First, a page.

Looking after my kidney health

The kidneys play a vital role in the daily workings of your body. Your kidneys help clean your blood and pass waste out of your body as urine (wee)

Kidney and bladder damage is a complication of diabetes. You may not know you have kidney problems until the damage is done, which is why prevention is so important. You can protect your kidney health by controlling your blood sugar levels and blood pressure, not smoking, eating a healthy diet, exercising and drinking plenty of water.

People with diabetes should have a kidney health checks every year. Your doctor can help.


Incontinence is a term that describes any accidental or involuntary loss of urine (wee) from the bladder or faeces (poo)  from the bowel. 

Changing blood sugar levels or long-term type 2 diabetes can cause damage to nerves, which can lead to problems with bladder and bowel control. This can make it hard to feel if your bladder or bowel is full or empty. This can put you at greater risk of urinary tract infections (UTIs), kidney damage or constipation.

Some key things you can do are:

  • Eat a well balanced diet
  • Drink water to satisfy your thirst, avoiding caffienated and fizzy drinks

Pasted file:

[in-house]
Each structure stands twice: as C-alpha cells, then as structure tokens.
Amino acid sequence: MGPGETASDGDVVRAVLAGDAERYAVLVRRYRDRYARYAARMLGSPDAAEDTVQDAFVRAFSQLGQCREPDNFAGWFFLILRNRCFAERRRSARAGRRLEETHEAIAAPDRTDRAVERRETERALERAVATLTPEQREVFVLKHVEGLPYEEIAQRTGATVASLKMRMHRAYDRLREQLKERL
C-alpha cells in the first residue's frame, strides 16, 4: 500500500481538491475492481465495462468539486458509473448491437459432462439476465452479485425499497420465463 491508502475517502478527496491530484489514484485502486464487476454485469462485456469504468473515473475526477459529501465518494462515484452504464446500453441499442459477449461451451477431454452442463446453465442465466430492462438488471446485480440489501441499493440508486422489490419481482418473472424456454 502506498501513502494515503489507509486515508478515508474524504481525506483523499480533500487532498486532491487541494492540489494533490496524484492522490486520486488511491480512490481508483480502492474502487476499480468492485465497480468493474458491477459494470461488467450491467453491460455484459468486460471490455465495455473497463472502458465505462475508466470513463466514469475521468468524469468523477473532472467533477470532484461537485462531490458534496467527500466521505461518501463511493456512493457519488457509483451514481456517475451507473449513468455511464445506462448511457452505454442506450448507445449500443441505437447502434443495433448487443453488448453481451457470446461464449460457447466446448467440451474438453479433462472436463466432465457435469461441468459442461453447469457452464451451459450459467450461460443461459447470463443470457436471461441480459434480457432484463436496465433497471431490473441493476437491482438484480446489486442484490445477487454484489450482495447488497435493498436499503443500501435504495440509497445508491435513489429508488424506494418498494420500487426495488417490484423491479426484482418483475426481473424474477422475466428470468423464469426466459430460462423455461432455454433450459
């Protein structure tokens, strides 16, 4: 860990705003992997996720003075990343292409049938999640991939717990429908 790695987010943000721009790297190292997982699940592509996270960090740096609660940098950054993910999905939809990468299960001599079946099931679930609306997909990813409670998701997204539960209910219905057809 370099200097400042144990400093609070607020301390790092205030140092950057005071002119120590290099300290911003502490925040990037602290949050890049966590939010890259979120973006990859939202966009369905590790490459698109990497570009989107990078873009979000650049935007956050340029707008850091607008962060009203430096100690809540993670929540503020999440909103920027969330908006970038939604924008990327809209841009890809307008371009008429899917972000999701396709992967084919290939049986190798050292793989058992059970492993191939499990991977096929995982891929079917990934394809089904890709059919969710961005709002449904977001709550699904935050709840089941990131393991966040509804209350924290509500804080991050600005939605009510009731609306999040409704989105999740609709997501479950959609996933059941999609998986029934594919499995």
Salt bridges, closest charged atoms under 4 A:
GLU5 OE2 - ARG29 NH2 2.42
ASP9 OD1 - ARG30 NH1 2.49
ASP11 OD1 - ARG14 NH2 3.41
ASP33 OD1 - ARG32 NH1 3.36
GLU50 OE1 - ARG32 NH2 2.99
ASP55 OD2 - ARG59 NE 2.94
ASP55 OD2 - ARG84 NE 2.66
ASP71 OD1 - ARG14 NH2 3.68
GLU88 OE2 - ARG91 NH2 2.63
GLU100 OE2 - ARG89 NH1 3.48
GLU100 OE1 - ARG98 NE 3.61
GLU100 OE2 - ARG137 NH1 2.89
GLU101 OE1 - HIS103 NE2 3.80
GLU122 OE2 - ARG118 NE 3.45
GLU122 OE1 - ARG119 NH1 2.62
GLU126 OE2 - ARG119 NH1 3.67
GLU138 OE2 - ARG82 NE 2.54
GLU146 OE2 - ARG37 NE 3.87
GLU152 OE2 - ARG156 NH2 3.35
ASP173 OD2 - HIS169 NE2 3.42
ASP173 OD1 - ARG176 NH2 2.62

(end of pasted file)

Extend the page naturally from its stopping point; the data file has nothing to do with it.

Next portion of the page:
• Exercise regularly
  • Keep your pelvic floor toned- this 5 minute video from the continence foundation can help 
  • Practise good toilet habits - go to the toilet when you feel the urge. Empty your bladder when it feels full and avoid going to the toilet 'just in case' 

Where to get help

Call the Continence Helpline on 1800 330 066  to speak to a continence nurse advisor

Download the Pelvic Floor Safe Exercise app to both help prevent incontinence and manage incotinence to avoid embarrassing accidents

There are lots of resources on the web about kidney health:

What your kidneys do

Diabetes and kidney failure

My Kidneys My Health handbook

Continence directory  - This directory enables you to search for a continence service provider.  It is important to remember that there are many different types of service providers however, and that your doctor, or a continence nurse advisor on the National Continence Helpline is recommended to help determine the most suitable health professional / service provider to meet your needs. Please note that this directory is not exhaustive, as it excludes medical specialists and service providers who do not wish to be listed online.  The service providers listed may also require a referral from your doctor.